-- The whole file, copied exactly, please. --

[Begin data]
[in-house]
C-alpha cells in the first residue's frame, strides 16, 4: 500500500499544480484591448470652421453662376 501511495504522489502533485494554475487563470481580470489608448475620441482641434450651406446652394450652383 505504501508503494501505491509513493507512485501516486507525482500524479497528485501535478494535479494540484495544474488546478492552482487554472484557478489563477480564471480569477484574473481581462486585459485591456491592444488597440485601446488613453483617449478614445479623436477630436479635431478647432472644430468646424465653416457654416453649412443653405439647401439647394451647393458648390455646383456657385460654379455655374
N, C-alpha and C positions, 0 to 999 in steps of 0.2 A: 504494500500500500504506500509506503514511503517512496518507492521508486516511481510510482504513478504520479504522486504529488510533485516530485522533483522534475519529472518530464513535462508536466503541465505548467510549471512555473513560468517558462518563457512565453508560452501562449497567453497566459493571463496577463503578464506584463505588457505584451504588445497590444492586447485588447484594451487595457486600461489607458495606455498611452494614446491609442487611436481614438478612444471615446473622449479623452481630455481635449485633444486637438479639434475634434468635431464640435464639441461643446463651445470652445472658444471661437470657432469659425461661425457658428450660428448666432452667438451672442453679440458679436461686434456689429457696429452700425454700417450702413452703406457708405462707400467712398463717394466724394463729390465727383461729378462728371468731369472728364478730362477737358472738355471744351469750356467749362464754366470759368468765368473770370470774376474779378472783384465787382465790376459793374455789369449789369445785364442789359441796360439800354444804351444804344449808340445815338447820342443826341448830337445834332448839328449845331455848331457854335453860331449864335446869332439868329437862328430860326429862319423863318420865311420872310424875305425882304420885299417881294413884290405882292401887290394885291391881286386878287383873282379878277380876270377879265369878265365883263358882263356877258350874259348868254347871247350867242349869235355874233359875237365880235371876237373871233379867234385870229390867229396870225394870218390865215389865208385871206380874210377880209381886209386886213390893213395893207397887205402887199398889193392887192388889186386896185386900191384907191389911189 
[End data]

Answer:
[in-house]
C-alpha cells in the first residue's frame, strides 16, 4: 500500500499544480484591448470652421453662376 501511495504522489502533485494554475487563470481580470489608448475620441482641434450651406446652394450652383 505504501508503494501505491509513493507512485501516486507525482500524479497528485501535478494535479494540484495544474488546478492552482487554472484557478489563477480564471480569477484574473481581462486585459485591456491592444488597440485601446488613453483617449478614445479623436477630436479635431478647432472644430468646424465653416457654416453649412443653405439647401439647394451647393458648390455646383456657385460654379455655374
N, C-alpha and C positions, 0 to 999 in steps of 0.2 A: 504494500500500500504506500509506503514511503517512496518507492521508486516511481510510482504513478504520479504522486504529488510533485516530485522533483522534475519529472518530464513535462508536466503541465505548467510549471512555473513560468517558462518563457512565453508560452501562449497567453497566459493571463496577463503578464506584463505588457505584451504588445497590444492586447485588447484594451487595457486600461489607458495606455498611452494614446491609442487611436481614438478612444471615446473622449479623452481630455481635449485633444486637438479639434475634434468635431464640435464639441461643446463651445470652445472658444471661437470657432469659425461661425457658428450660428448666432452667438451672442453679440458679436461686434456689429457696429452700425454700417450702413452703406457708405462707400467712398463717394466724394463729390465727383461729378462728371468731369472728364478730362477737358472738355471744351469750356467749362464754366470759368468765368473770370470774376474779378472783384465787382465790376459793374455789369449789369445785364442789359441796360439800354444804351444804344449808340445815338447820342443826341448830337445834332448839328449845331455848331457854335453860331449864335446869332439868329437862328430860326429862319423863318420865311420872310424875305425882304420885299417881294413884290405882292401887290394885291391881286386878287383873282379878277380876270377879265369878265365883263358882263356877258350874259348868254347871247350867242349869235355874233359875237365880235371876237373871233379867234385870229390867229396870225394870218390865215389865208385871206380874210377880209381886209386886213390893213395893207397887205402887199398889193392887192388889186386896185386900191384907191389911189 